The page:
16 December, 2018

14. The Dome and Genesis Cosmology, part 2

14. The Dome and Genesis Cosmology, part 2

And God said, "Let there be a dome..."
—Genesis 1:6a

In our last post, we talked about Tillett's supposition that the Bible is 100% scientifically accurate by modern 21st century standards. The main problem with such a supposition is that it becomes the linchpin for the Judaeo-Christian faith. Meaning, the Bible is now dependent on the supposition being true, and if the supposition is proven false, then the Bible has proven to be myth and God doesn't really exist.

So what if the ancient people (including Moses or Adam) thought the sky was a dome?

What's the big deal, anyway?

My second guessBecause "Then God said, "Let there be a dome.."?

The Heberw word for dome= raqiya: the visible arch of the sky.

In other words, this is a hotter-than-Gehenna point of contention because if God called it a dome then it wasn't really God, it was Moses/Adam claiming to be writing for God, which means there might not even be a God, because if there is a God he didn't create a flat earth and dome sky, so now the whole Bible can be proven false once-and-for all, hallelujah, we are free from religion, bring on the sex, drugs, and rock-n-roll!?!?!

Wow...that's a lot to read into, "Then God said, 'Let there be a dome....'

According to Dictionary.com

   Sky, noun, plural skies.
  1. the region of the clouds or the upper air; the upper atmosphere of the earth.
  2. the heavens or firmament, appearing as a great arch or vault.
So, if Genesis 6:1 had used a word that fit definition 1, God exists.
But, since Genesis 6:1 used a word that fits definition 2, God doesn't exist.

(I know, I used that clip twice. It's just so darn fitting.)

But let's back up a sec. (If you are not familiar with the Bible, the rest of this post may not make sense. However...future posts will cover all this, so you can either come back, or try to follow along as best you can).

Moses spoke Hebrew, i.e., he wrote Genesis in Hebrew.

The Jews spoke Hebrew.  The Jews, descended from Abraham, who lived 400+ years prior to Moses.

This is English 400 years ago:
Now the ferpent was moze fubtill then any beaft of the field, which the LORD God had made, and he faid vnto the woman, Yea, hath God said, Ye fhall not eat of euery tree of the garden?—Genesis 3:1
Let's call Abraham's language paleo-Hebrew (because that's what scholars call it).

Abraham descended from a man named Heber. Heber lived through the Tower of Babel, the era where we all spoke one mother tongue and experienced the explosion of languages.

Heber was a descendant of Shem (son of Noah, survivor of the flood). Heber spoke Hebrew.
Sargon the Great was a descendant of Shem. Sargon spoke Akkadian.
Asshur was a descendant of Shem. Asshur spoke Assyrian.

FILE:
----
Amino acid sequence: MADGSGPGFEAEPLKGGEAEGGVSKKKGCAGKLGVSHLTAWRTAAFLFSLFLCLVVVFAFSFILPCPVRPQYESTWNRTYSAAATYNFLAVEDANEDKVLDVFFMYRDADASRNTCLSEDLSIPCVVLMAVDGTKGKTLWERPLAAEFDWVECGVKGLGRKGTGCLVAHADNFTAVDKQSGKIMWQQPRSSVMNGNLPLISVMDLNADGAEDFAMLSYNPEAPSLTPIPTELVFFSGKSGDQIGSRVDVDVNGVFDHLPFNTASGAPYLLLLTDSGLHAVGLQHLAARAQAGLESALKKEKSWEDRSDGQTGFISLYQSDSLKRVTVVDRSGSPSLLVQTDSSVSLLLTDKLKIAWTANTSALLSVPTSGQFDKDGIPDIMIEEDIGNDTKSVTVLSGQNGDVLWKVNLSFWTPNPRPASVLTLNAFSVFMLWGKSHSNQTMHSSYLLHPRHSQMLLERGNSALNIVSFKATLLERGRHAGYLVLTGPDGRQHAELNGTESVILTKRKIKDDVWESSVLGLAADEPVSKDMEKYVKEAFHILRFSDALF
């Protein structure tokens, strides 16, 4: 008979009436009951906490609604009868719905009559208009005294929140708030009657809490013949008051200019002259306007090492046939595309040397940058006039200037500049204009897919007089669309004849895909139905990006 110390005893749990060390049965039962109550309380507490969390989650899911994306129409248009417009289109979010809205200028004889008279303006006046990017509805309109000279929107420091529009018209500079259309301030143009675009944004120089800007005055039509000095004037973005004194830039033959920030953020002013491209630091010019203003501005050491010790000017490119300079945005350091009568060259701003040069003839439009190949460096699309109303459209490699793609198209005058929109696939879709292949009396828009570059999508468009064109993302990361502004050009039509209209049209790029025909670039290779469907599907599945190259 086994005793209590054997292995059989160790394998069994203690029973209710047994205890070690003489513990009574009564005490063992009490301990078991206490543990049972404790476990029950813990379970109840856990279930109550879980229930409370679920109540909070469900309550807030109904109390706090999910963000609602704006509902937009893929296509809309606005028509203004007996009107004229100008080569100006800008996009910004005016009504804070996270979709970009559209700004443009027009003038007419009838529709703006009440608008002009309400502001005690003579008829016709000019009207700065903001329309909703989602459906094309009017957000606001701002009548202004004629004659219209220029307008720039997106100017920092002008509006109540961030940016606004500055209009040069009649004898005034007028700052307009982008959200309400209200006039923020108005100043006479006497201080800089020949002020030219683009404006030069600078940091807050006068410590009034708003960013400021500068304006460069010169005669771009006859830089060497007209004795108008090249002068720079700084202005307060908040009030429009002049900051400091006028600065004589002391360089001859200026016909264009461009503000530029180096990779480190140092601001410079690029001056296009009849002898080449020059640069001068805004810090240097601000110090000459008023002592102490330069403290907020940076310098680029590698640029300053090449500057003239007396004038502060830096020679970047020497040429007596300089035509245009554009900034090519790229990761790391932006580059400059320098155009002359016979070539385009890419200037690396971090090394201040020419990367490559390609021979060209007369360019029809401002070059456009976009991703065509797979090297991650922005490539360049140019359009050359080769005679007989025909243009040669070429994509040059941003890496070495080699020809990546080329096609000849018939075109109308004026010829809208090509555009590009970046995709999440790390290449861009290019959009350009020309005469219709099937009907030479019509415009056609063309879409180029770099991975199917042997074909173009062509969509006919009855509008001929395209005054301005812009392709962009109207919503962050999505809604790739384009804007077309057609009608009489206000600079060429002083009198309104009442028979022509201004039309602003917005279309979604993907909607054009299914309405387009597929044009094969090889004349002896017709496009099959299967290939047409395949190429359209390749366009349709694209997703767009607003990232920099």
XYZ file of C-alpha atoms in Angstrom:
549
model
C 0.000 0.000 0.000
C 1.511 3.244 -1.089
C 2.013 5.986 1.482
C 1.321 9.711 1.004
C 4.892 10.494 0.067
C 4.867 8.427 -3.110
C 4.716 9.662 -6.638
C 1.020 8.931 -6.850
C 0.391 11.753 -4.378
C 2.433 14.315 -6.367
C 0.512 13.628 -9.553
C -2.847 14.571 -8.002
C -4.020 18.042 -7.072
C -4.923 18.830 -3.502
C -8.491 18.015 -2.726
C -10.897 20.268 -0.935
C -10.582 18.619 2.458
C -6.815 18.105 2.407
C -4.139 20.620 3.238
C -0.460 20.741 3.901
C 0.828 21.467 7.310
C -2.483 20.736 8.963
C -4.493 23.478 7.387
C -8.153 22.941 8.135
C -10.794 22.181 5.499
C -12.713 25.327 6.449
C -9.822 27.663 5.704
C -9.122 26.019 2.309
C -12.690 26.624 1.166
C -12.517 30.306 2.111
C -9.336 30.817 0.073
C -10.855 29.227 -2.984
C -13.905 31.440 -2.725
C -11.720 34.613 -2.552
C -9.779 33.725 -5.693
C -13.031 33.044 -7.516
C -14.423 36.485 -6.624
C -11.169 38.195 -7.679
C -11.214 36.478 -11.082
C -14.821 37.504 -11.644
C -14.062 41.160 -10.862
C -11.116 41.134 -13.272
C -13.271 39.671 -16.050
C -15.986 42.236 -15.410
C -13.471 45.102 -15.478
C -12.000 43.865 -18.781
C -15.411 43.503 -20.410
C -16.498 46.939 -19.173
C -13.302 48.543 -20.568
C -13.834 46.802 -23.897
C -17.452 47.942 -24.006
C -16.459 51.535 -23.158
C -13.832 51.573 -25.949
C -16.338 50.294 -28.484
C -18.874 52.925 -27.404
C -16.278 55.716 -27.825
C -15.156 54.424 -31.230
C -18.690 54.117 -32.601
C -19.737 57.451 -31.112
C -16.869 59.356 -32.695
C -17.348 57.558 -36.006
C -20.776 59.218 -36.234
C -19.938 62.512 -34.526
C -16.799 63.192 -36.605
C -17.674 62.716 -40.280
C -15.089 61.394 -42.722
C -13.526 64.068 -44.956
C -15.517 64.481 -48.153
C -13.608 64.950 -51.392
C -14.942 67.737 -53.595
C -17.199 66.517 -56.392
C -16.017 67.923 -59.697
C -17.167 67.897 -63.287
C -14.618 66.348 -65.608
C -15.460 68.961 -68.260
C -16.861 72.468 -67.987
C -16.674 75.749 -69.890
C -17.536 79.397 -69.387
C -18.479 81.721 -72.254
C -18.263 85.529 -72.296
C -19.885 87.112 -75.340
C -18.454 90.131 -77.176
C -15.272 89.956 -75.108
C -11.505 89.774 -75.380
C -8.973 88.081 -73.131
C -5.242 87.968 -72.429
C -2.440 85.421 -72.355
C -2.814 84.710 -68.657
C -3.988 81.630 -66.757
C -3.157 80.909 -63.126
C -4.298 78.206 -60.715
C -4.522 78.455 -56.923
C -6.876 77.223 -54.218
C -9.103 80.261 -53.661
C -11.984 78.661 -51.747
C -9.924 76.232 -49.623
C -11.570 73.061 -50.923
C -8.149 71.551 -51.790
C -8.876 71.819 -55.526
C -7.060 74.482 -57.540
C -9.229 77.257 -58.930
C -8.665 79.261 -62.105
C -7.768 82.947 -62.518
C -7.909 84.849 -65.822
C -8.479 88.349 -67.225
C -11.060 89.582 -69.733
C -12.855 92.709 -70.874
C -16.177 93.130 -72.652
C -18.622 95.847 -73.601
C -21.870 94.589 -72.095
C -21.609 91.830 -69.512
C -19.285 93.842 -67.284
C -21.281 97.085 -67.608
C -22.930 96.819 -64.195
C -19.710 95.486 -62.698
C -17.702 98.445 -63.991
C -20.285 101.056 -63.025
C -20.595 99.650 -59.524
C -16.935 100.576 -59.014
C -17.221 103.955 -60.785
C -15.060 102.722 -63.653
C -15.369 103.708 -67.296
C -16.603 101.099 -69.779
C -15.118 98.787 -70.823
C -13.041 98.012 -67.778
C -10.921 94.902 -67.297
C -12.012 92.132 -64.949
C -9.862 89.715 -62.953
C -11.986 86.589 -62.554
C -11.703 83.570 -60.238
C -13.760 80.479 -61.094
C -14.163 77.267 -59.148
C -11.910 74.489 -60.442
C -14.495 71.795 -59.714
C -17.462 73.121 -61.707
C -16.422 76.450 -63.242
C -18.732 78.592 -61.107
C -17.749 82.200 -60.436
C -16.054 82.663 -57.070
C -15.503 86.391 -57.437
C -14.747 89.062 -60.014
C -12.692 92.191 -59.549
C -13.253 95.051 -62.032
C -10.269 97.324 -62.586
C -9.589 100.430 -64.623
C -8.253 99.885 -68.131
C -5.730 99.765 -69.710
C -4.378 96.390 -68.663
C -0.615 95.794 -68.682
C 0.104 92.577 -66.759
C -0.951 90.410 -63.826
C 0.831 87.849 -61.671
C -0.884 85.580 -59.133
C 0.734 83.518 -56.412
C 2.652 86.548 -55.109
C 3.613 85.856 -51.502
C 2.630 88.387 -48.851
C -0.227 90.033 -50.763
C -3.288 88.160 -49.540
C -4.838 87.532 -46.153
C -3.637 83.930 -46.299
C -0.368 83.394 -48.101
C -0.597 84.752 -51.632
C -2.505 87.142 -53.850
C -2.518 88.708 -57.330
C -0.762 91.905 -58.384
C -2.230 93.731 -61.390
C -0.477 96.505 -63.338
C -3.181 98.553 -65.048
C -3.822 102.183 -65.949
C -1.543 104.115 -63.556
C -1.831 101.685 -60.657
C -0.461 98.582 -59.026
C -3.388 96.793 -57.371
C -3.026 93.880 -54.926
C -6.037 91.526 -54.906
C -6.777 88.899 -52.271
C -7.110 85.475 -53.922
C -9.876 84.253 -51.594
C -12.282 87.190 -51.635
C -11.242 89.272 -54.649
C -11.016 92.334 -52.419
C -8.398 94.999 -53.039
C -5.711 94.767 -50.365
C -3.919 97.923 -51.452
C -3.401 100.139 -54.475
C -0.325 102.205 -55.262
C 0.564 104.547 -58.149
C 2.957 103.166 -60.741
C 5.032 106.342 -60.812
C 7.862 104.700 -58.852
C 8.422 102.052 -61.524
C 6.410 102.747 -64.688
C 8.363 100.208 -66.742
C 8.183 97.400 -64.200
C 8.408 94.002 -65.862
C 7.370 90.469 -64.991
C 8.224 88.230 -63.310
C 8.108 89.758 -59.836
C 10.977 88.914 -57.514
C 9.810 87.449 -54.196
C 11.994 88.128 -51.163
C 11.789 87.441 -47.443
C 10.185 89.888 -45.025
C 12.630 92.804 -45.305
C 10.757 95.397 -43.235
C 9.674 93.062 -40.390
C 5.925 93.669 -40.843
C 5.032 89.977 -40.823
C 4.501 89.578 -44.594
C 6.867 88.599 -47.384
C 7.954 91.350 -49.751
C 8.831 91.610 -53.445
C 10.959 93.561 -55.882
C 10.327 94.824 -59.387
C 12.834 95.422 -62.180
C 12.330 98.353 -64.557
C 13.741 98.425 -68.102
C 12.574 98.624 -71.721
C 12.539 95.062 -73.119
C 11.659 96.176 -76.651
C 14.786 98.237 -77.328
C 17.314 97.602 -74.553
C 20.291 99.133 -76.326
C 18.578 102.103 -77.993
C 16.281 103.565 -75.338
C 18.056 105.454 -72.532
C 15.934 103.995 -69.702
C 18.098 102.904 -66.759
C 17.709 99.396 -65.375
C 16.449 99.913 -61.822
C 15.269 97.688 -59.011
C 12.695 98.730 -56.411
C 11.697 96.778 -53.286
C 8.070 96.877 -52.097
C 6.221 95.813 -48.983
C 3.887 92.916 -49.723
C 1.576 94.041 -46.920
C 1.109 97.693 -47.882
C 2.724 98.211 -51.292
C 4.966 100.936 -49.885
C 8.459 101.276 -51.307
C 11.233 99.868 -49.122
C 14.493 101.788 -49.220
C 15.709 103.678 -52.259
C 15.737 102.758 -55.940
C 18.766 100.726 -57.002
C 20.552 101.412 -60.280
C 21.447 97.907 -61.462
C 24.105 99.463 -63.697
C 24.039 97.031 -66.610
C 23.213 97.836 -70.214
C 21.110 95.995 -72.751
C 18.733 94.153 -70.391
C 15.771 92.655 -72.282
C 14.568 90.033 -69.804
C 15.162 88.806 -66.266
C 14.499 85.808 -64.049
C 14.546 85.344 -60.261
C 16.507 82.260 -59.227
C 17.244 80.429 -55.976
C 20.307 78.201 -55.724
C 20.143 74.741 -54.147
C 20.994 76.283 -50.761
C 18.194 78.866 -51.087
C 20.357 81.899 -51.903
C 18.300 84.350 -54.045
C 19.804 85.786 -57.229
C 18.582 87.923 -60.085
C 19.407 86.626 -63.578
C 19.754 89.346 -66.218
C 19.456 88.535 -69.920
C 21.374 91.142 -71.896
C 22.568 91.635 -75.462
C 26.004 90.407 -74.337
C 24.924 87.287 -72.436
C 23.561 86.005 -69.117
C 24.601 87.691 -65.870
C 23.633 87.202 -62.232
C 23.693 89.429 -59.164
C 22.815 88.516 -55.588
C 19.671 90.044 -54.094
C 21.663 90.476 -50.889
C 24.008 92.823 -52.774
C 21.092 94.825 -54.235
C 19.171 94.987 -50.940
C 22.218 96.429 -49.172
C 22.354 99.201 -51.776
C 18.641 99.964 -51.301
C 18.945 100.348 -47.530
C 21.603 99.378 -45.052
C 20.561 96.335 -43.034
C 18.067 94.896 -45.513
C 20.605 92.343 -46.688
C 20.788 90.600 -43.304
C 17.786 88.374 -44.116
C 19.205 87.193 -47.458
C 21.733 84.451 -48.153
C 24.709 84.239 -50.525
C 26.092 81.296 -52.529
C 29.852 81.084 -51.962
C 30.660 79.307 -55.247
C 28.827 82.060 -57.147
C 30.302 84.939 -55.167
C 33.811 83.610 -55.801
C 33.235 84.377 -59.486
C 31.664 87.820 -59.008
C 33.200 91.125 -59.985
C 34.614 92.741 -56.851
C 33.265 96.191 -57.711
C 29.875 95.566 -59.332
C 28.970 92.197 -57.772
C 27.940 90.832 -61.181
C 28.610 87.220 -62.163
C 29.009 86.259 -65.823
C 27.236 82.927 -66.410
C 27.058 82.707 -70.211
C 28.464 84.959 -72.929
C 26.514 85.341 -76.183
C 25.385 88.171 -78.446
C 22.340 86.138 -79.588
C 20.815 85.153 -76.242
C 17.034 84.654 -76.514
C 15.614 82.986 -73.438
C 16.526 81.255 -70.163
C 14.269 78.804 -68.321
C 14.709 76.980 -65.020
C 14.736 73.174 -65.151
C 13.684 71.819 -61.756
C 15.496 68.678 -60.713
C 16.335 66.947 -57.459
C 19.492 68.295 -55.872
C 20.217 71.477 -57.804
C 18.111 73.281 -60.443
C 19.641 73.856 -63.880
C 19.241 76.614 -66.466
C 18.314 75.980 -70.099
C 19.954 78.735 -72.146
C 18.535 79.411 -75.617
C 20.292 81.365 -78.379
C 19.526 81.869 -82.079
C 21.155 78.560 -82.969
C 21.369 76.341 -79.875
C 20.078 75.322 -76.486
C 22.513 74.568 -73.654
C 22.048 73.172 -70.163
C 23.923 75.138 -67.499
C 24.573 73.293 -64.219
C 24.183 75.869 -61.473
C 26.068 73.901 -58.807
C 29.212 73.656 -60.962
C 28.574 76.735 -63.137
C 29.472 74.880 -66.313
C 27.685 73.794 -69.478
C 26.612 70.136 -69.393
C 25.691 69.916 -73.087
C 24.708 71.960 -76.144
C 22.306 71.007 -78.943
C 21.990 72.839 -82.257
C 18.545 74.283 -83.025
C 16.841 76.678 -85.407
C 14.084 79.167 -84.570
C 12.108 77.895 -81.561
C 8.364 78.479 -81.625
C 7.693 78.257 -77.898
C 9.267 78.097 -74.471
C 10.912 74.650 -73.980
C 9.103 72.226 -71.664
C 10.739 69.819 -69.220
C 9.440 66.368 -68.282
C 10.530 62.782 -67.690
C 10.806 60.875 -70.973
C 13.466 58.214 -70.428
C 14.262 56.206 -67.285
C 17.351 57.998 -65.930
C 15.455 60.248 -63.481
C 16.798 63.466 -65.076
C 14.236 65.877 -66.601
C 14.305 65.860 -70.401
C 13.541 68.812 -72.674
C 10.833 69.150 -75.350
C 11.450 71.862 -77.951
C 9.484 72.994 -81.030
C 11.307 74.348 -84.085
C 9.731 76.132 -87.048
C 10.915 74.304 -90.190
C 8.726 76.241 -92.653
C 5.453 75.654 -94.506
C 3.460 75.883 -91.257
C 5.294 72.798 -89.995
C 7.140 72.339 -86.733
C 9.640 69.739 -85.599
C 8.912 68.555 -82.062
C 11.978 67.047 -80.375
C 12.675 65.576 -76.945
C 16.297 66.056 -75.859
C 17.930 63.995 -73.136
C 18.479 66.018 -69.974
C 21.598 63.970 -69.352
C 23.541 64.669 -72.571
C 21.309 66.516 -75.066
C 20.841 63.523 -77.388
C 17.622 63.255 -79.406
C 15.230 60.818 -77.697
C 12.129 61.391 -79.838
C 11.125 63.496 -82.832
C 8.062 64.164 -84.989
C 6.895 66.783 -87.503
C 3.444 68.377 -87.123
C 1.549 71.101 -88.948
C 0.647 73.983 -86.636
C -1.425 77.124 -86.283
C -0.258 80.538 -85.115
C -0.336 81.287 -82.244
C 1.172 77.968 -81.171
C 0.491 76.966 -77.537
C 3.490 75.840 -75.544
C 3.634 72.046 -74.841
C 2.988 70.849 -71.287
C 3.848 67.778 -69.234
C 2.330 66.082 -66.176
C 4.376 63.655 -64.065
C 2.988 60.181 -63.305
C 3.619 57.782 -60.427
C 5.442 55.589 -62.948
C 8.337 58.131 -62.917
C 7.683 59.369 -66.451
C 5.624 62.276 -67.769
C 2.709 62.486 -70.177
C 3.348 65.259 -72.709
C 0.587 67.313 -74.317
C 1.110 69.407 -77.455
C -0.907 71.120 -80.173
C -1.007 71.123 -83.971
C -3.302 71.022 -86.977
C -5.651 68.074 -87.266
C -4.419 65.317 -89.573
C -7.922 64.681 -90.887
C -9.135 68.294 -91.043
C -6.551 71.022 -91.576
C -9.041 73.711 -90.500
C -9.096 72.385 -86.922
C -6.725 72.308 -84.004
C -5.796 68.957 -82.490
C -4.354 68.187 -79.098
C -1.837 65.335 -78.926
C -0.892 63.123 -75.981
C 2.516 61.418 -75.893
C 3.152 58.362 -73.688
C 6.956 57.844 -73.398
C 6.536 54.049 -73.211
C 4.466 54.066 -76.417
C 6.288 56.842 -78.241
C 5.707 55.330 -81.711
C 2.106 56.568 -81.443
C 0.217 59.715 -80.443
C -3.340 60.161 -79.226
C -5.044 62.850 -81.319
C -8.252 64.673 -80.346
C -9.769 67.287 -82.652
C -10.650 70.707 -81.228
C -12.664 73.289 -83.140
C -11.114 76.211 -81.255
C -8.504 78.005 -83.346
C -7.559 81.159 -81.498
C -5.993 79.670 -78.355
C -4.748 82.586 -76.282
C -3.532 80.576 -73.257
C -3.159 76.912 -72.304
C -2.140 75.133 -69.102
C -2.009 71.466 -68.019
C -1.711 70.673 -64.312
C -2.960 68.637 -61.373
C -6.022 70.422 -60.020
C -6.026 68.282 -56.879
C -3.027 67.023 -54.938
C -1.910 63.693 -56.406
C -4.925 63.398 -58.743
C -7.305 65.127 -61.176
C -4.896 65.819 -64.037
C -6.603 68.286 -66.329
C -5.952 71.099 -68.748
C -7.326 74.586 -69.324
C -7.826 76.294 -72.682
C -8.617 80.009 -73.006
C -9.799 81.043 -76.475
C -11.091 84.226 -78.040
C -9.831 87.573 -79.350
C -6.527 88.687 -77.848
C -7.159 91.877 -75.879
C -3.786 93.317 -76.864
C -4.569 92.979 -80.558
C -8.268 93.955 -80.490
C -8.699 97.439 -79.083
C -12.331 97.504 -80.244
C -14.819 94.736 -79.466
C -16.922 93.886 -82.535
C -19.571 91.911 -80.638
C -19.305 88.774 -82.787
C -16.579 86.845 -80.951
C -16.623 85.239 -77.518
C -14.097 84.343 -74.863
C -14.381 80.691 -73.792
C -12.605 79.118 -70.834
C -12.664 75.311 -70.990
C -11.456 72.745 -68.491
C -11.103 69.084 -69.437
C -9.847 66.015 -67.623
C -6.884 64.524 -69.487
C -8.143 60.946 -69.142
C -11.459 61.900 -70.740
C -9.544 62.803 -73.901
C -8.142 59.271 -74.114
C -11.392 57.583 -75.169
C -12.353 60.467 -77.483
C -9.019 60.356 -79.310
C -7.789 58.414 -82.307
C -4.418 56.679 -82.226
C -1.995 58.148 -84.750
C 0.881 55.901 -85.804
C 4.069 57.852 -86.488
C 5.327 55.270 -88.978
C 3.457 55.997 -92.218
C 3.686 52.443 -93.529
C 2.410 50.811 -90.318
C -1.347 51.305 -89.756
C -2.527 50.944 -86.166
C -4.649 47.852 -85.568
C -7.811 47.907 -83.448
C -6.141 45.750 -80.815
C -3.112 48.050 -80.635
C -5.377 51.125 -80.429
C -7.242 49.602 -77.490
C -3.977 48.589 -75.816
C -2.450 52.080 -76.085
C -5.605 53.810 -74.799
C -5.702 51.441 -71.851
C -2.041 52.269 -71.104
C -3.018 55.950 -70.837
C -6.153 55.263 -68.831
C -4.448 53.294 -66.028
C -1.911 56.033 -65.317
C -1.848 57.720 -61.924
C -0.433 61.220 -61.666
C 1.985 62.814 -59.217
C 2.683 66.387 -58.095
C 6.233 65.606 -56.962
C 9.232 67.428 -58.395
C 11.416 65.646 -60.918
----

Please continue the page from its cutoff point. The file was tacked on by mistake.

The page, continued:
So just using these 3 as examples, we have 3 different languages stemming from Shem.

Let's pretend that Shem spoke Hebrew, meaning, let's pretend that Heber's language didn't change at the Tower of Babel (we've no idea if it did or didn't). There's about 1000 years between the Flood and Moses.

This is English 1000 years ago:
Eac swylce seo næddre wæs geapre ðonne ealle ða oðre nytenu ðe God geworhte ofer eorðan. And seo næddre cwæð to ðam wife: "Hwi forbead God eow ðæt ge ne æton of ælcon treowe binnan Paradisum?" —Genesis 3:1
So...let's call Shem's language proto-paleo-Hebrew (becuase it just sounds cool), and let's just pretend that there was no change in the langue between him and and Adam (despite the 1500+ years between them, making 2500 years between Adam and Moses, because I don't have 2500 year old English to show as an example).

Adam (or Enoch) wrote Genesis 6:1 in proto-paleo-Hebrew.

Heber (or Abraham) translated it into paleo-Hebrew.

Moses translated it into Hebrew.

In other words, when Hebrew-speaking Moses compiled Genesis from Heber's paleo-Hebrew copy of Adam's original proto-paleo-Hebrew toledoth, he chose the common Hebrew word for the "visible arch of the sky" when translating "Then God said, 'Let there be ________ "

That's a lot of presupposing, doncha think?

Did you realize the English language had changed that much in 1000 years?
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Photo Credit: Leaders of Israel Cosmology: Public Domain / Emperor's New Groove: Fair Use / Good Omens: Fair Use / Moses by André Santana from Pixabay

Some Christian scholars believe the Hebrew word raqiya (visible arch of the sky) does not demand a "dome" translation. You can read about that here and here. I personally have no opinion either way; I don't think God's existence or the accuracy of Creation depends on semantics.